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Welcome to the BATLab’s Weekly Lit Review, where every week we post peer-reviewed papers relevant to our research projects.

This week, take a look at this interesting paper published in: 2015 48th Hawaii International Conference on System Sciences (HICSS) in 2016:

Key words: mHealth Intervention, HIV, Adherence

Abstract

Methods: Qualitative research was conducted to adapt and develop an mHealth app for HIV patients with histories of substance abuse. The app provides reactive, visual representations of adherence rates, viral load and CD4 counts. Two sets of focus groups were conducted with 22 participants. The first concentrated on use of reminder system and opinions about ideal adherence features. Results informed adaptation of an existing system, which was then presented to participants in the second set of focus groups. We describe participant responses to candidate app characteristics and their understanding of the HIV disease state based on these changing images.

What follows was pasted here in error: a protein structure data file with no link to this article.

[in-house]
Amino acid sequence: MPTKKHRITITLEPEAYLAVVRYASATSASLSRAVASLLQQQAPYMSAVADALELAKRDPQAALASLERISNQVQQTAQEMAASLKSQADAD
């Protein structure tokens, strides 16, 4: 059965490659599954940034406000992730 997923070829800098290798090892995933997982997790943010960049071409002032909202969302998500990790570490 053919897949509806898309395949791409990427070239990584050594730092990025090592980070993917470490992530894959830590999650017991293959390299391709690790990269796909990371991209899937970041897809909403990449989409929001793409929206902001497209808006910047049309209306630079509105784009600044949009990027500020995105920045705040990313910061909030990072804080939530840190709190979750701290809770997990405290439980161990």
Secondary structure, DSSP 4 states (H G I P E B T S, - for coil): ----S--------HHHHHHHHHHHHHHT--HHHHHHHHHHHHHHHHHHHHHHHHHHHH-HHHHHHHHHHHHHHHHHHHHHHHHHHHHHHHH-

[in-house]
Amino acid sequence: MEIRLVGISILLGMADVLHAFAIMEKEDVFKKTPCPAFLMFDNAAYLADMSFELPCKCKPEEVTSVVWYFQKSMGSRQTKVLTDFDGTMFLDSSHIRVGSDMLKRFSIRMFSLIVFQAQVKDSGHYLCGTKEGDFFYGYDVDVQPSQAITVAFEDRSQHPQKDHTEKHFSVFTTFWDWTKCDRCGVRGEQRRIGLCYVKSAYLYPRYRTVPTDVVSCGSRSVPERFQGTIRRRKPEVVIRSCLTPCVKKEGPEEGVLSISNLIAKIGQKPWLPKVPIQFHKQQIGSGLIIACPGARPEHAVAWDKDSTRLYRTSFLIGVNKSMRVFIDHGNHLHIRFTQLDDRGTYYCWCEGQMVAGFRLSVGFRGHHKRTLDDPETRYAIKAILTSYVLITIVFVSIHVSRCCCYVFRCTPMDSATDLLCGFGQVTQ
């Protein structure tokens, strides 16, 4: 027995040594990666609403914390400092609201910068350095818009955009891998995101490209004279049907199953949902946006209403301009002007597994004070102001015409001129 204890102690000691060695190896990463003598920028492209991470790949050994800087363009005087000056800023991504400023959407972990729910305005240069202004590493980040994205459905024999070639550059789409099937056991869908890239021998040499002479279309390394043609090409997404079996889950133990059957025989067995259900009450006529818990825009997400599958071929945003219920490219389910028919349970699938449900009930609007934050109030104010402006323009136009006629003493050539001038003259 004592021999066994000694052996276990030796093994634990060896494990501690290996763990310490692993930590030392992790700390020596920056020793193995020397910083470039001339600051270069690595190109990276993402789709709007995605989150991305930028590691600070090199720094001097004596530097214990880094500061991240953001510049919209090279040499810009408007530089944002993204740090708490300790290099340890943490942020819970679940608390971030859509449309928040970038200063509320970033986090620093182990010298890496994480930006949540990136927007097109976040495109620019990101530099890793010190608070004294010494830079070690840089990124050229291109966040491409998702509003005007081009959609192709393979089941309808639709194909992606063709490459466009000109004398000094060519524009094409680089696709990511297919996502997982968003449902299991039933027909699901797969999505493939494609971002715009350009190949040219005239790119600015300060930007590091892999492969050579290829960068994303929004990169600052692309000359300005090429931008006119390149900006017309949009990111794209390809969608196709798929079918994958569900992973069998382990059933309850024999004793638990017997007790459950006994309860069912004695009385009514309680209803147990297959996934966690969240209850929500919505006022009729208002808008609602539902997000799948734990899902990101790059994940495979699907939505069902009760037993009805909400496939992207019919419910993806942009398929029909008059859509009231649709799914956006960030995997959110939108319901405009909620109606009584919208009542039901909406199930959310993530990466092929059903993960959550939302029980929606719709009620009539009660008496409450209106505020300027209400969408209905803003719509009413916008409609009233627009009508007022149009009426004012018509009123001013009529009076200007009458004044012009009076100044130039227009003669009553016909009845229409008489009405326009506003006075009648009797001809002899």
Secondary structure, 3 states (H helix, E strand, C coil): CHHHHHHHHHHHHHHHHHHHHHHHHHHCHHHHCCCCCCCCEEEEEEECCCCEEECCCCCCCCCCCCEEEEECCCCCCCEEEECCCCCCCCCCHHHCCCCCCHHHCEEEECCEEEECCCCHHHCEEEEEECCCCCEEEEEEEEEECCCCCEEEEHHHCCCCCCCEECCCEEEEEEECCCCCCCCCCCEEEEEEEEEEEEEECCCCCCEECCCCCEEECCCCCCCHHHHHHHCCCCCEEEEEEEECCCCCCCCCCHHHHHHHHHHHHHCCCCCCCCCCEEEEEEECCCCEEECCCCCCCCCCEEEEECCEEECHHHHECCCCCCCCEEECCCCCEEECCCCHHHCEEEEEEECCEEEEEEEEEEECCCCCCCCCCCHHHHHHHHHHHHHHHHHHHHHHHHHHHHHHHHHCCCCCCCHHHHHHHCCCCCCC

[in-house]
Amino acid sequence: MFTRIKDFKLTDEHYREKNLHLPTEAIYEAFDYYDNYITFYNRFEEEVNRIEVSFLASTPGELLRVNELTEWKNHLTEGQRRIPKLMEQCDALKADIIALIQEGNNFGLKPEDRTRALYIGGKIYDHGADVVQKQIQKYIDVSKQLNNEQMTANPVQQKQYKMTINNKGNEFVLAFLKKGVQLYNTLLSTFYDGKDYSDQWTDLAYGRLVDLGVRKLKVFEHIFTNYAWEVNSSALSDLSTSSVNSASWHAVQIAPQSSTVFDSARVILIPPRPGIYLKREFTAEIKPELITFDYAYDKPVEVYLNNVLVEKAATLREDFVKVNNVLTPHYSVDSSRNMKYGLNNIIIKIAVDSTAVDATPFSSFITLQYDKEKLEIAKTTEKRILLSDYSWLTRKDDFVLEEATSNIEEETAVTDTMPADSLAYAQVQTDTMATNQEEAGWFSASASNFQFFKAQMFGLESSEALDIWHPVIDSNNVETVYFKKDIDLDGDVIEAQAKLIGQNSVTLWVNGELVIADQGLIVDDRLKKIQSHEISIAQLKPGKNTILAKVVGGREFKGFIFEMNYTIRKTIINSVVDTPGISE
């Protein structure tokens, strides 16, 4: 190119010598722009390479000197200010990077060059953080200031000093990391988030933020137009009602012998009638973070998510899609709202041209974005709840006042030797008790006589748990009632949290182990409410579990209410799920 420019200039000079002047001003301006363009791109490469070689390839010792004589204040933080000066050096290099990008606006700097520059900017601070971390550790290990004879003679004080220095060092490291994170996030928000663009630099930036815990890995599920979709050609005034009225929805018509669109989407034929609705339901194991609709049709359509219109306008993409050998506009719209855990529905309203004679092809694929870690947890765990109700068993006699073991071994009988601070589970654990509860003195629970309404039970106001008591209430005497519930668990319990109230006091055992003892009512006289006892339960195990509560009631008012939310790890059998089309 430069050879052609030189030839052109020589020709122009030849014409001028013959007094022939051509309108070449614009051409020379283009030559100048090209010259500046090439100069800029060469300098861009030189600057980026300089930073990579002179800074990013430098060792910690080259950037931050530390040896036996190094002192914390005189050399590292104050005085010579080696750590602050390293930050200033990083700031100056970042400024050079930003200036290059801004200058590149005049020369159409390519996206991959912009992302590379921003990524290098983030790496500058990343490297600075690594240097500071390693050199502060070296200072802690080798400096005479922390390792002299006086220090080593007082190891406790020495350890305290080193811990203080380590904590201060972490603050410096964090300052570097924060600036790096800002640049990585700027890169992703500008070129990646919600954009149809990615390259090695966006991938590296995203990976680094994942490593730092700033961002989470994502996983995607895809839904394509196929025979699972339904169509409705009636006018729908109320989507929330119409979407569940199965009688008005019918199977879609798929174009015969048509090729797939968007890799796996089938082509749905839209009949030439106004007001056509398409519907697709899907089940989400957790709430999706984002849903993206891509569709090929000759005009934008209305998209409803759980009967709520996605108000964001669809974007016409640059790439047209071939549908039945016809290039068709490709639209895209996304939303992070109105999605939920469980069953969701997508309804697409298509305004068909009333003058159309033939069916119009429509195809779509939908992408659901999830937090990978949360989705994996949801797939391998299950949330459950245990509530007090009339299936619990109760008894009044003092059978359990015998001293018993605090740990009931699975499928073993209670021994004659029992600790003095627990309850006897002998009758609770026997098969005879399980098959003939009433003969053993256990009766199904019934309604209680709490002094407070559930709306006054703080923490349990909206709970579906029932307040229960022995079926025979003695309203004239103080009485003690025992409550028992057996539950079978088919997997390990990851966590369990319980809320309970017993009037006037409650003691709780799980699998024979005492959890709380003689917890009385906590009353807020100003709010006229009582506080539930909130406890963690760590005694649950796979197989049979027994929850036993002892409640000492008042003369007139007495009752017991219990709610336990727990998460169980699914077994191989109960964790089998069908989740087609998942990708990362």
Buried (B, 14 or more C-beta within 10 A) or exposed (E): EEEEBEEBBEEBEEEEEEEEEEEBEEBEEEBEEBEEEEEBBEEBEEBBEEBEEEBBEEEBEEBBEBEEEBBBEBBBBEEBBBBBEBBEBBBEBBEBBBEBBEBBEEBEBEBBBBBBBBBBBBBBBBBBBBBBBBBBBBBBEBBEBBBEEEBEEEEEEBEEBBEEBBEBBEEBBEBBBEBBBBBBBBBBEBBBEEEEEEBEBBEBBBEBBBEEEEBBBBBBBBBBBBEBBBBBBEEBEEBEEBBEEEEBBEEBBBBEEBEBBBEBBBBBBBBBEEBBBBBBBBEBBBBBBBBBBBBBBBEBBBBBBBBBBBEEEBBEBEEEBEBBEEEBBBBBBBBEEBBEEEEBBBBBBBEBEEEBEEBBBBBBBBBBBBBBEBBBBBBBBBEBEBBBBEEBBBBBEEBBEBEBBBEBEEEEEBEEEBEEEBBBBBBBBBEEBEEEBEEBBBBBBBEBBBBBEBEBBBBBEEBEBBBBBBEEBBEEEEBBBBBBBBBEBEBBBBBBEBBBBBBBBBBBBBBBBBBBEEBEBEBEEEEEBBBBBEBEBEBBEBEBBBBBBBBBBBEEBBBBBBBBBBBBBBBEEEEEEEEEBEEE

Results: Qualitative results indicate that a balance of provided and requested information is important to maintain interest and support adherence. App characteristics and information can provoke positive and negative reactions and these emotional responses may affect adherence.

Conclusion: User understanding of, and reaction to, app visual content was essential to adaptation and design.

This article was written by Rochelle K. Rosen, Megan L. Ranney, and Edward W. Boyer

Contributors are from:

  1. Behavioral & Preventive Medicine, The Miriam Hospital, Brown School of Public Health, Providence, RI.
  2. Emergency Medicine, Alpert School of Medicine, Brown University, Providence, RI.
  3. Emergency Medicine, UMASS Medical School.
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